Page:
By Luke Johnson | March 3, 2014
I am a liturgically-rehabilitated Evangelical nomad who has found a permanent home in the Anglican Church. I grew up as a church kid, involved in scores of ministries, and a youth group faithful. When I was in college, I volunteered for almost 4 years as a youth leader in a low-church Lutheran congregation, and spent my summers as a Bible camp cabin leader.
With all of this behind me, I don’t think I could’ve imagined that one day I would say, “The Anglican parish is the most enriching and exciting place to conduct youth ministry.”
Since December 2012 we’ve worked to cultivate a liturgically-rooted, scripture-centered community of Christian young people. The goal of the ministry isn’t to “have fun,” or even to be explicitly evangelistic. The goal is to foster mature faith in the youth of the parish, and to equip them to become mature participants in the life and ministry of the church (big ‘C’ and little ‘c’).
It’s strictly not about numbers. It’s about relationships. It’s about growth in character, in patience, in love, in faith. It’s about taking God seriously (in reading scripture, encountering God in prayer, and learning to pray), taking each other seriously (listening and building into one another), and taking our tradition seriously (which means taking advantage of the depth and breadth of the Anglican tradition — e.g., ordering our time together by the liturgical seasons, learning from the lives of the saints, celebrating feast days and baptism/confirmation anniversaries, visits from the Bishop, reflecting on our baptismal covenant and creeds, praying compline, and thinking about what it means to live cross-shaped as teenage Anglicans).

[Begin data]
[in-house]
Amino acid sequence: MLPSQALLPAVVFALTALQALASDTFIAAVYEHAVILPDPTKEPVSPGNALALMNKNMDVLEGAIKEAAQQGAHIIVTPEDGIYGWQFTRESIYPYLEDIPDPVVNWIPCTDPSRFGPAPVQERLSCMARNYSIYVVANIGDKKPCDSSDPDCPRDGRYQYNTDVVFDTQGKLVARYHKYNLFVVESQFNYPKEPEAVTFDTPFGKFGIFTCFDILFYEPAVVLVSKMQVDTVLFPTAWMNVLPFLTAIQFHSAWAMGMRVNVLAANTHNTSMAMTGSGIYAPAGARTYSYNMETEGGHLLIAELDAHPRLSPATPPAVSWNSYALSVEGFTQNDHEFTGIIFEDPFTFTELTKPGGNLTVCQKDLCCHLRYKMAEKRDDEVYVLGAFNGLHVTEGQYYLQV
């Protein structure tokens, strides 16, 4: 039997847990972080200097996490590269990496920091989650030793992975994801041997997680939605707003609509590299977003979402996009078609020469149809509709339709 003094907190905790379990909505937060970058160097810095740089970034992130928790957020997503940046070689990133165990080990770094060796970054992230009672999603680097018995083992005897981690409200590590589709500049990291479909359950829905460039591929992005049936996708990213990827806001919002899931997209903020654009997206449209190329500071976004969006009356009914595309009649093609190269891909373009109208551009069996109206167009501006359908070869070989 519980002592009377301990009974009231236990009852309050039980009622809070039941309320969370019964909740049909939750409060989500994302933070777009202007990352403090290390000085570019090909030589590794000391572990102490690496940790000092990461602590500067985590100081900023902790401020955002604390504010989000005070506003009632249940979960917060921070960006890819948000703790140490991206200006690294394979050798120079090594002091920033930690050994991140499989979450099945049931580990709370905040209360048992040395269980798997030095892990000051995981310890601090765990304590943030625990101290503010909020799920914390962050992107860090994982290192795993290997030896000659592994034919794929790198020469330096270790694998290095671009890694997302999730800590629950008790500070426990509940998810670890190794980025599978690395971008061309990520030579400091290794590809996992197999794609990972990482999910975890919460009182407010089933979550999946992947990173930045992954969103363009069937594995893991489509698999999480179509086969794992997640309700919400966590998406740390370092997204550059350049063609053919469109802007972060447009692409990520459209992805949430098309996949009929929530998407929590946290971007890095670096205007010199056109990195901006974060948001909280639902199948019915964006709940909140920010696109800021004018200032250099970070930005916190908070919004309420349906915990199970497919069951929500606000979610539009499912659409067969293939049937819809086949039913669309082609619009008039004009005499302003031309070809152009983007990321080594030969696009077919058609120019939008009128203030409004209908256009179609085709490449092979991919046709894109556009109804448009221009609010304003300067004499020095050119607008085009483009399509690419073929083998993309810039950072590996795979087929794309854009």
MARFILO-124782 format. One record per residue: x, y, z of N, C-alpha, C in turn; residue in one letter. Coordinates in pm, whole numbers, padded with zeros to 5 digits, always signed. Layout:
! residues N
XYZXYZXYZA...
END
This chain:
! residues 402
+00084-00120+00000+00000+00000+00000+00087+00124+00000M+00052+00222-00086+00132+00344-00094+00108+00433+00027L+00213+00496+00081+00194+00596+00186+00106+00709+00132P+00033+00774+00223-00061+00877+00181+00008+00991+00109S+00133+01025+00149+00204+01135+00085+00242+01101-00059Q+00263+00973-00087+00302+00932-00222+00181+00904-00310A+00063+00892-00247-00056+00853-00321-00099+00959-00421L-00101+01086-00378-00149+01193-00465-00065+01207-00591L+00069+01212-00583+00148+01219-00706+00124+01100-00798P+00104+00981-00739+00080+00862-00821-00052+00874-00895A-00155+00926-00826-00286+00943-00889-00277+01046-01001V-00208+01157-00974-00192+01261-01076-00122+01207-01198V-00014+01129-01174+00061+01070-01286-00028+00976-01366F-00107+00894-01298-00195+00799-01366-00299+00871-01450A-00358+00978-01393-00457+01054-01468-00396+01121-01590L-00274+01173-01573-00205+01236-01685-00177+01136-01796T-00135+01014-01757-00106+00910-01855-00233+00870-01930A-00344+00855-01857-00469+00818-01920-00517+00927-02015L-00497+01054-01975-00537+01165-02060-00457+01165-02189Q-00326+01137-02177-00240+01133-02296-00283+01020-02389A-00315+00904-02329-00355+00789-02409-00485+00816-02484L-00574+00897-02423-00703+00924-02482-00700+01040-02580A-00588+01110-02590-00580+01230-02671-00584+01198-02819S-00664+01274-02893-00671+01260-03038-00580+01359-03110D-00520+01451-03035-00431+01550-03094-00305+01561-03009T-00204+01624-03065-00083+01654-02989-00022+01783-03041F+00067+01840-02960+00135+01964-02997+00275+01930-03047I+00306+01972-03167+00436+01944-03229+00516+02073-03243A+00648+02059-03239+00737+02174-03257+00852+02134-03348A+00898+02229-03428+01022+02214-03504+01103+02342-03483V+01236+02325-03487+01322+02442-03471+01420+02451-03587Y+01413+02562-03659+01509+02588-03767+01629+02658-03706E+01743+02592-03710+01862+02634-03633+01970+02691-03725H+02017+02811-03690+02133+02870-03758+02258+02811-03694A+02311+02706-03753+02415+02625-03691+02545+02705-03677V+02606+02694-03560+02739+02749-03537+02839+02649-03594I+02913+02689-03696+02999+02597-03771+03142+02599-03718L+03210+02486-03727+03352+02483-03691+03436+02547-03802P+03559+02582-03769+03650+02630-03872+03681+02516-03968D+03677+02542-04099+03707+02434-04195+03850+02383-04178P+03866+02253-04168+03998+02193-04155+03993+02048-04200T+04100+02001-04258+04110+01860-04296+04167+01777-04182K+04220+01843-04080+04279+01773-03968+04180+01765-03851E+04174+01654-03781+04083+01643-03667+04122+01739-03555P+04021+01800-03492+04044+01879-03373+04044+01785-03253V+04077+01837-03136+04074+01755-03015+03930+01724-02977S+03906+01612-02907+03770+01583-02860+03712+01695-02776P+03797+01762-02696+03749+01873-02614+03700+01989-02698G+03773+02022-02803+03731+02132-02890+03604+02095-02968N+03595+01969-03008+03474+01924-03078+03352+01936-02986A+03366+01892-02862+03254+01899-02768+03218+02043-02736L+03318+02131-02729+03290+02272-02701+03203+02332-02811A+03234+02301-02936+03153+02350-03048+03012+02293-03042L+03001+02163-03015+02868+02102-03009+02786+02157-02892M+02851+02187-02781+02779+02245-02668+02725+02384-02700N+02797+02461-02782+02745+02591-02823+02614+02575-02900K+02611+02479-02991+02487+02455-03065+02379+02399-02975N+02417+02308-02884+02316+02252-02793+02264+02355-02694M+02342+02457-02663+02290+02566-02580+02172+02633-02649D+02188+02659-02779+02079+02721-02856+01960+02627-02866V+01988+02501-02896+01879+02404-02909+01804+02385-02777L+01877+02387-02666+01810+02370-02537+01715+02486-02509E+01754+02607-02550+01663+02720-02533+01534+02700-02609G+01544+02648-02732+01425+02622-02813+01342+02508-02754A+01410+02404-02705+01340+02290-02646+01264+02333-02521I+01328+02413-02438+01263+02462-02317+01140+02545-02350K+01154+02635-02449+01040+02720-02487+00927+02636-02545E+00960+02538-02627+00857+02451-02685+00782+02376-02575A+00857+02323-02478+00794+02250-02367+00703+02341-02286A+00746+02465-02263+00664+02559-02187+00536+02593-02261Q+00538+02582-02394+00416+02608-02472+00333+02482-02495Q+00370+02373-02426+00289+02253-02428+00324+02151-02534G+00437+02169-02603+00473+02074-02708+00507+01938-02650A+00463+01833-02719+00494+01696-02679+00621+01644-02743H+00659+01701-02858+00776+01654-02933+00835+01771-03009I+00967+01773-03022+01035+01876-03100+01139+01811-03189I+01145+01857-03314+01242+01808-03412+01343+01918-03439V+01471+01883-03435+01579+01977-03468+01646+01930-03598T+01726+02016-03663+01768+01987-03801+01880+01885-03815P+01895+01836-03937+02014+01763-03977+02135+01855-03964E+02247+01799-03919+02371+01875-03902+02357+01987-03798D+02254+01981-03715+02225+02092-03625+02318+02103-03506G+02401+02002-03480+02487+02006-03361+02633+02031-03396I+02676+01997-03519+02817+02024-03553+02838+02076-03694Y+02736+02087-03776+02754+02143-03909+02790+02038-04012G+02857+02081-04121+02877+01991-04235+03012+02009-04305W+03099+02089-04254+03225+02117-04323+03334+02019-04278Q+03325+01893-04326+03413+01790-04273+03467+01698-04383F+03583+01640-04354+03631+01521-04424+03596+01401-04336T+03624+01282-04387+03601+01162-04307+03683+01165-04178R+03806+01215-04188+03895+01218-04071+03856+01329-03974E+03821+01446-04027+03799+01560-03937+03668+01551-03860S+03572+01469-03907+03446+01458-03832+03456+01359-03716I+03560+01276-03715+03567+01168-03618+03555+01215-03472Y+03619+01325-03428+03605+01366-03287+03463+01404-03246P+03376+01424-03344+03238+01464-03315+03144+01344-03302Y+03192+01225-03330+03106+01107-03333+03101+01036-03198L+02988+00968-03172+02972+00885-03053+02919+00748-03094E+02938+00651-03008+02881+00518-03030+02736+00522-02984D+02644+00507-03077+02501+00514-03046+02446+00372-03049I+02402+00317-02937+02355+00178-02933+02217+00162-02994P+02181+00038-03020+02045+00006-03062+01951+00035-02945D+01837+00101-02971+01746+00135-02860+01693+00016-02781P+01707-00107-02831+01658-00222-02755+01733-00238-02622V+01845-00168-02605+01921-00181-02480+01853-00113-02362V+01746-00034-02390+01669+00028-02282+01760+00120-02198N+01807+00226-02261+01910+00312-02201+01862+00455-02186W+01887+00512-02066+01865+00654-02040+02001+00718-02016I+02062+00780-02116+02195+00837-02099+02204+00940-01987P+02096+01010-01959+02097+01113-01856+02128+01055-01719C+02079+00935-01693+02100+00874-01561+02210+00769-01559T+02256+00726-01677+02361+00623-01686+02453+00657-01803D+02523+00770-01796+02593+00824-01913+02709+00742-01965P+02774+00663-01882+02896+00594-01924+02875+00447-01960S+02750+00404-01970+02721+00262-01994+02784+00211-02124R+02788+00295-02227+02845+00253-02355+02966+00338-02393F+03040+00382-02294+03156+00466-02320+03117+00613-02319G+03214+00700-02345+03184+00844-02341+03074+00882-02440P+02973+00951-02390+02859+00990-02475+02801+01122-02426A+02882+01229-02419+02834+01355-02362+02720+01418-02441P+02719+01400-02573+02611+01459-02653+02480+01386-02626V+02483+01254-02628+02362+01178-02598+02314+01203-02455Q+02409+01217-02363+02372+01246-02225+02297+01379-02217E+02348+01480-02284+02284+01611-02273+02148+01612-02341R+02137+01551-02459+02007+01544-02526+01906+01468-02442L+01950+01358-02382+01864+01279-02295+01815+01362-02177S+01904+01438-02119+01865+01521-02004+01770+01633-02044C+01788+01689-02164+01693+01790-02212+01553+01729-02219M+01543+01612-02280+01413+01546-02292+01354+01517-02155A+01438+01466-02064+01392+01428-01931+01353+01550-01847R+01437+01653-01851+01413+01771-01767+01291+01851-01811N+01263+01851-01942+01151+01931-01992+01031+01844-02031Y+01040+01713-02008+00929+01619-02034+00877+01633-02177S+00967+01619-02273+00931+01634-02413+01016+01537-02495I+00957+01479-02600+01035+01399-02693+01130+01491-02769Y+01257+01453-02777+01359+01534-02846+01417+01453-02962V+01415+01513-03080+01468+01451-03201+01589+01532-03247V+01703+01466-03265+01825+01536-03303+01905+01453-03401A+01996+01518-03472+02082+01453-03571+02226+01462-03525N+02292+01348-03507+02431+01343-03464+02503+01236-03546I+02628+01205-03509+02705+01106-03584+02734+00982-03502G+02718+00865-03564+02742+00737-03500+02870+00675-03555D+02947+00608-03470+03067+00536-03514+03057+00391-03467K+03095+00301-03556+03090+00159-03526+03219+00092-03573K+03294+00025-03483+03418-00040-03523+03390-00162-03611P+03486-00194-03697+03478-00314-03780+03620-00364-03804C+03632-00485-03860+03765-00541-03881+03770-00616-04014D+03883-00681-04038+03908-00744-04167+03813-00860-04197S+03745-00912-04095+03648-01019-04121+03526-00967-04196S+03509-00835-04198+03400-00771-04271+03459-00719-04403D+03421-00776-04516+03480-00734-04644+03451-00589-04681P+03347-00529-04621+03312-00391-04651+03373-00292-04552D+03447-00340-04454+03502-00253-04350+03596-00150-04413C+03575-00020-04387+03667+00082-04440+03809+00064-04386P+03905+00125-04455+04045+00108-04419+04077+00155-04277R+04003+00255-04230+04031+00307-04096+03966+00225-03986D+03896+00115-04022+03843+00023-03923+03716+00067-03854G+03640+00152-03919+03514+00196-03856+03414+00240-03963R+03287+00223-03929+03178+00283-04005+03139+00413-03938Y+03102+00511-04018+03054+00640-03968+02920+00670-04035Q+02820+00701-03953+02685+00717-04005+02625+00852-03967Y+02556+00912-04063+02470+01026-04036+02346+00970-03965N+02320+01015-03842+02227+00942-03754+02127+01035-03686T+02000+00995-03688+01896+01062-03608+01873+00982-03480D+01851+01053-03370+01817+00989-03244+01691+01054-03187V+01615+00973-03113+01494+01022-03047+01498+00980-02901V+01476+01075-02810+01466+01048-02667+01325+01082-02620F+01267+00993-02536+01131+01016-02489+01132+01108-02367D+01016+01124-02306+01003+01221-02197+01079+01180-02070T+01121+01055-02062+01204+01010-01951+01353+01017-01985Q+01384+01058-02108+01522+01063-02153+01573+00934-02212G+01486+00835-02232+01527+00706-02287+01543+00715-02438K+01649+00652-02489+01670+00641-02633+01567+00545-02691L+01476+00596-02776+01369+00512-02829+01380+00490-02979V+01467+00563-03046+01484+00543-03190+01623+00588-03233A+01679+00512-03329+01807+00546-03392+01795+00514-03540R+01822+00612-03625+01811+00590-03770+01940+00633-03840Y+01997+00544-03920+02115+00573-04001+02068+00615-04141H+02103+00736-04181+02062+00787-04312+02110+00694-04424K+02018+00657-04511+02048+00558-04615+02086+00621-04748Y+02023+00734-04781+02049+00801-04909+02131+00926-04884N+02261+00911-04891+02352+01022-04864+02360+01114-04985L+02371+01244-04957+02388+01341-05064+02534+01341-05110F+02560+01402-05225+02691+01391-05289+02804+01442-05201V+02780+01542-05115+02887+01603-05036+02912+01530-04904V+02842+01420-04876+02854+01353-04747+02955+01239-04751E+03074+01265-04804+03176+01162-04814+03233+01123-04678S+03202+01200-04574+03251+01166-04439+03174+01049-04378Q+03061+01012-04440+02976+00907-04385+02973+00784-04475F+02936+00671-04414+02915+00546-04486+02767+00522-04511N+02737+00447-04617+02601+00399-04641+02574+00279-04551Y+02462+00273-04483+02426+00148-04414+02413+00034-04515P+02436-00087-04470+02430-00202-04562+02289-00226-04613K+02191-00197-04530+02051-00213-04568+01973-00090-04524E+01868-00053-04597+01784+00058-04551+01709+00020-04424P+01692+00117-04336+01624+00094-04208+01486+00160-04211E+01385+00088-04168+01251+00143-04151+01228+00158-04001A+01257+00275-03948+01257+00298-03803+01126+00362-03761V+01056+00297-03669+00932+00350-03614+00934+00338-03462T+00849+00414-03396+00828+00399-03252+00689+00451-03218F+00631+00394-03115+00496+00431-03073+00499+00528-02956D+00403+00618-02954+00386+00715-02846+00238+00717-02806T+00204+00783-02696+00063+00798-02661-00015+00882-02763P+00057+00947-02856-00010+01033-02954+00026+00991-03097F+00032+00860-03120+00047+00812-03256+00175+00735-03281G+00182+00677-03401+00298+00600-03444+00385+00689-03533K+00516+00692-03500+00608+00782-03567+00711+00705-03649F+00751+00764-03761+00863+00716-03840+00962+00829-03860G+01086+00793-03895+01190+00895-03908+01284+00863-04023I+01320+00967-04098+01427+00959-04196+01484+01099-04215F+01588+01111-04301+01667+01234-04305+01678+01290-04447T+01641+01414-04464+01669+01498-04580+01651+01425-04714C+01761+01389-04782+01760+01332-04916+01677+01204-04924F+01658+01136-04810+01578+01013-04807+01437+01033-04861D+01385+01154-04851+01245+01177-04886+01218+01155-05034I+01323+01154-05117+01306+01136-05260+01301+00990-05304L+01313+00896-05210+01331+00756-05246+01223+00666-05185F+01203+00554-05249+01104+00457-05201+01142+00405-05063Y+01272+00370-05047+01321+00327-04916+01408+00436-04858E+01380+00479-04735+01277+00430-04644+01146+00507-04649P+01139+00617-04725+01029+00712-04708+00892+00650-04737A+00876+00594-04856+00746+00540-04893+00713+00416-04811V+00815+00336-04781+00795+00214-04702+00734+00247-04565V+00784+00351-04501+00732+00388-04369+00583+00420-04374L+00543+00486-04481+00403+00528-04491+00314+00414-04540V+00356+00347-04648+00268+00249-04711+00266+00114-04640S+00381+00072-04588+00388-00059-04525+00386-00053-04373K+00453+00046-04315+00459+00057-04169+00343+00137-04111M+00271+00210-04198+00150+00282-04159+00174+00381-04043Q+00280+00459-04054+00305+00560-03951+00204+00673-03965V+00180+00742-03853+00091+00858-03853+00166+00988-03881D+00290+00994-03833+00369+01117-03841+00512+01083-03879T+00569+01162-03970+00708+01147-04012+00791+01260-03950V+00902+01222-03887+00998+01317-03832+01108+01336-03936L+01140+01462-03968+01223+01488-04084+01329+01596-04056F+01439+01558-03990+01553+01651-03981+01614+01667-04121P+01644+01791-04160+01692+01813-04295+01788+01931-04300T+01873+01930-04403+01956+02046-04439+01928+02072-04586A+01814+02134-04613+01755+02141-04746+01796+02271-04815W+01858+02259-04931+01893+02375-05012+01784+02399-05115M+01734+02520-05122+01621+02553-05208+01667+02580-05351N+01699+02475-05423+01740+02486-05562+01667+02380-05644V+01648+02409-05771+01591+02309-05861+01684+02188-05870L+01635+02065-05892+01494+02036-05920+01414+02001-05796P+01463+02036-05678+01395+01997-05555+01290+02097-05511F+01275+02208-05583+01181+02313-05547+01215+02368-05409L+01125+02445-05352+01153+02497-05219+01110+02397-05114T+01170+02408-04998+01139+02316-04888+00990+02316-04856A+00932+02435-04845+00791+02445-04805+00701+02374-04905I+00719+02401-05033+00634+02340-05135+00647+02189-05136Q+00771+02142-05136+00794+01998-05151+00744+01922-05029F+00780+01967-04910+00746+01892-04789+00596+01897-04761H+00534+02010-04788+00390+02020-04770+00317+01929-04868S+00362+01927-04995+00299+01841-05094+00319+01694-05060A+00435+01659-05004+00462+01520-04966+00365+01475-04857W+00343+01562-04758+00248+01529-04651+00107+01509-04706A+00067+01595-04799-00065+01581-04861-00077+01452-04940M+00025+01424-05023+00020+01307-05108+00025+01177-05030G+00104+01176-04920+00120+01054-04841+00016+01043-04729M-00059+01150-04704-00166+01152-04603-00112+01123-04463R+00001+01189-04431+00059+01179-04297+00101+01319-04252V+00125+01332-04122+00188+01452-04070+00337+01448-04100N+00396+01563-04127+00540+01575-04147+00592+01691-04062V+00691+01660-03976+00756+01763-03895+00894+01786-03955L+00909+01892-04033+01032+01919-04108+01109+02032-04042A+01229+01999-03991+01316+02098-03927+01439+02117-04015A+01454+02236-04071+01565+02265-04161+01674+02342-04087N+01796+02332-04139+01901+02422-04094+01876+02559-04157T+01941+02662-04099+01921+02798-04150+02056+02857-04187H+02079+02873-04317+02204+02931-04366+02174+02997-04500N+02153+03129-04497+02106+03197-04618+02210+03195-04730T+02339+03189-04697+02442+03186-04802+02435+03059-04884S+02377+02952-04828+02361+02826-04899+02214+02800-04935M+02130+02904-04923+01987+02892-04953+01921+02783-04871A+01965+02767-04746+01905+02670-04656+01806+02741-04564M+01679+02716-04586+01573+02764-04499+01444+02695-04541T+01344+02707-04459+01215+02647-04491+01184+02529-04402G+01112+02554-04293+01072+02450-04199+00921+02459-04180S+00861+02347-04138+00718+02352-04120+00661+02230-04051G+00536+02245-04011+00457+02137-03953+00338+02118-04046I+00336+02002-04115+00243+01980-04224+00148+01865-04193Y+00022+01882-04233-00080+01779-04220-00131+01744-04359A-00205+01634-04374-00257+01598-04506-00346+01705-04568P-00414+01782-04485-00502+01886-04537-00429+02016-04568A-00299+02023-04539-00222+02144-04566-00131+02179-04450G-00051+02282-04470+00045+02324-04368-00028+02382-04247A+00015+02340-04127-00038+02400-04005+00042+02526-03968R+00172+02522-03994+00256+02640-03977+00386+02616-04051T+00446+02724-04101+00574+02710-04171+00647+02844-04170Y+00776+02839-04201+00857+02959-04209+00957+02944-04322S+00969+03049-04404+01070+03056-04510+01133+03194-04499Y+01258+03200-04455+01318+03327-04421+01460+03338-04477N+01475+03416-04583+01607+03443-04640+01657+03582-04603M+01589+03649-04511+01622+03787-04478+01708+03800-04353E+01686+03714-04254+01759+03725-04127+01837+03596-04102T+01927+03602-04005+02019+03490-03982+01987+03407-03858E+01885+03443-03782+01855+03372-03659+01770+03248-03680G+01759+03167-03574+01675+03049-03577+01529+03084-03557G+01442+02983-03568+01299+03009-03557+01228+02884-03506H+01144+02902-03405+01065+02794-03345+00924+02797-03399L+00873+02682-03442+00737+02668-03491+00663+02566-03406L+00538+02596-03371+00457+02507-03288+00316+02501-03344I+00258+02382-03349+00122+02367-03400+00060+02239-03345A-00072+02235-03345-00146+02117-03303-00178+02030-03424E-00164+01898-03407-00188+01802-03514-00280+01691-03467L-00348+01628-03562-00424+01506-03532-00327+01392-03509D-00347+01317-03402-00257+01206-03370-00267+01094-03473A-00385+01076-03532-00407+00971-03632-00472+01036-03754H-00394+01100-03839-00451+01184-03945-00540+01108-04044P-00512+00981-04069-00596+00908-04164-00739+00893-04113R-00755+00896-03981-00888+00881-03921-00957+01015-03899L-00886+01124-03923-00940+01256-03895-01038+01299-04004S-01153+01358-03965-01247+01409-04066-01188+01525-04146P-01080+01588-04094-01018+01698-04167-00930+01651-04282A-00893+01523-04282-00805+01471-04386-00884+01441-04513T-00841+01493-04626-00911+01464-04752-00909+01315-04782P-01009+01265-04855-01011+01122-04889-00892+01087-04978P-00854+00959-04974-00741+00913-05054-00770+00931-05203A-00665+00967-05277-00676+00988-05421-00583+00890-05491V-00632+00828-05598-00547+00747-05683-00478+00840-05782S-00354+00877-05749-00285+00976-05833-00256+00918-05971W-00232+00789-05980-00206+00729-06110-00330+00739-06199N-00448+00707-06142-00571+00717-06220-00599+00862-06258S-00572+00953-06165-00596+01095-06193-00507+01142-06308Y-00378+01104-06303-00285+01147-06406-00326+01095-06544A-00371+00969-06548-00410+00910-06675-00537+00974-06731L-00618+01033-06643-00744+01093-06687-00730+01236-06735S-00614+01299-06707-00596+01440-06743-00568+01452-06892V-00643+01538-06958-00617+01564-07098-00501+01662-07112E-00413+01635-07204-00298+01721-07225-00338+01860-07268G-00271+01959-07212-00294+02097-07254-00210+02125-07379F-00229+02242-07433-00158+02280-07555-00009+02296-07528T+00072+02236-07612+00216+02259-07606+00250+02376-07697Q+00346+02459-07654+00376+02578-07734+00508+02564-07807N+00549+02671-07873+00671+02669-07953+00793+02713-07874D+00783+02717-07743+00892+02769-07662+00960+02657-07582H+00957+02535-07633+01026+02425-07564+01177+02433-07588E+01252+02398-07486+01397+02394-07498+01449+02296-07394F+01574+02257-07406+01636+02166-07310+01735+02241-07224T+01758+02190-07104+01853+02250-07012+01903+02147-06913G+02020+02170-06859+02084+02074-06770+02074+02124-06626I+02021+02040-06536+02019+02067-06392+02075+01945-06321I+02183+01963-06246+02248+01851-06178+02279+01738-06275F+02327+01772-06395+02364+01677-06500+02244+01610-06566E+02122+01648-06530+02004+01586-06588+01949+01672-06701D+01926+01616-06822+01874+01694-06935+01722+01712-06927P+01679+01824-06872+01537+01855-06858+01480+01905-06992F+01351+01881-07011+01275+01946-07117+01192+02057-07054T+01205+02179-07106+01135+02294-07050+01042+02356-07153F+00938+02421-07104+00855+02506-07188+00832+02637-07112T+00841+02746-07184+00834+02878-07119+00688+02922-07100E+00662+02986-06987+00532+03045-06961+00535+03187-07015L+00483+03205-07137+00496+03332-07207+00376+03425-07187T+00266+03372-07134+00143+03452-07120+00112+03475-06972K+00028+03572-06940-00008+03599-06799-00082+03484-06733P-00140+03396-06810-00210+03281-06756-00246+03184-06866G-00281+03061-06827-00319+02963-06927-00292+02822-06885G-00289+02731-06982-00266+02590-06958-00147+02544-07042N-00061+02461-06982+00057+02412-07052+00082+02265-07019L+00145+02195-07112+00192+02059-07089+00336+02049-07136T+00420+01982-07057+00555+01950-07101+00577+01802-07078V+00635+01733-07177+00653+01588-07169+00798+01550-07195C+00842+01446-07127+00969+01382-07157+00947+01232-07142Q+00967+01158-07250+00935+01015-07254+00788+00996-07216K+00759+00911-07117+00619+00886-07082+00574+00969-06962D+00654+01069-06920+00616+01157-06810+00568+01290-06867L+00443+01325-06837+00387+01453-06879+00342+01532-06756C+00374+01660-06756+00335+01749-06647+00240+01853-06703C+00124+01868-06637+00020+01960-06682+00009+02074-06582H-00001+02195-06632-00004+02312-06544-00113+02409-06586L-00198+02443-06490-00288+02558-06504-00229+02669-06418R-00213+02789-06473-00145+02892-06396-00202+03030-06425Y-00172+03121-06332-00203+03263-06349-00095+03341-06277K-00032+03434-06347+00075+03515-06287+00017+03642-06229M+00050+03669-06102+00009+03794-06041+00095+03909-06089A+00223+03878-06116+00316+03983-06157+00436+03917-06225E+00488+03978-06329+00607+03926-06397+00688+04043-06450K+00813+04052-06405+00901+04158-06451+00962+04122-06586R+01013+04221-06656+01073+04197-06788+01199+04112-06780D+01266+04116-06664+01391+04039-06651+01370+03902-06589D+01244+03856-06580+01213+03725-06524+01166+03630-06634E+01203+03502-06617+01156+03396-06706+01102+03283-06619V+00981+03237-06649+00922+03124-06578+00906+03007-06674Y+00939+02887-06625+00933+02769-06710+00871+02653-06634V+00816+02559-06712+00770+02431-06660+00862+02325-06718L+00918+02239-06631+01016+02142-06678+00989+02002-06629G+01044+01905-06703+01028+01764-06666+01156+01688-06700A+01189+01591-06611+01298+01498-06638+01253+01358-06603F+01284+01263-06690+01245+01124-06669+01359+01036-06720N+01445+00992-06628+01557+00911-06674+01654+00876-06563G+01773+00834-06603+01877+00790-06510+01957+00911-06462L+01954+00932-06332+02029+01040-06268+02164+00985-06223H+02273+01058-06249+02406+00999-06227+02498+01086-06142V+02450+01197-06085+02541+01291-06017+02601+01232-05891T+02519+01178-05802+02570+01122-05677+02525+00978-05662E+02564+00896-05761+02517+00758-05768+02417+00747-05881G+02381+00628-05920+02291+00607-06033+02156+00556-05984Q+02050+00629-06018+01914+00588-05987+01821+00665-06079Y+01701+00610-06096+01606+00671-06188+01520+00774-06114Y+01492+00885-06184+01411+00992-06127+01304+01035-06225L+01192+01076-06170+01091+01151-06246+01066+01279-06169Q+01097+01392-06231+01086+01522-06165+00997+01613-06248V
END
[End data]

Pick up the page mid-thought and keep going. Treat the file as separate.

The fruit of all of this is a closely-knit group of grade 6-12ers (and leaders) who know each other, enjoy being together, and who have a place to belong in church life. Just recently, at our “Freezing Fun” winter social at the end of February, a young lady in grade 10 who joined us for the first time said, “This group is like a crazy family.” I love that. A family is where you belong, where you have history. A family is full of weird people who make you mad and make you laugh. A family is a place to go when other parts of your life are falling to pieces, or a place to let loose and celebrate when things are good.
Youth group doesn't have to be about games — it turns out that it's better when it's not. It can be about the lived-out joy we have in belonging to Christ, and the common life we share as his Church.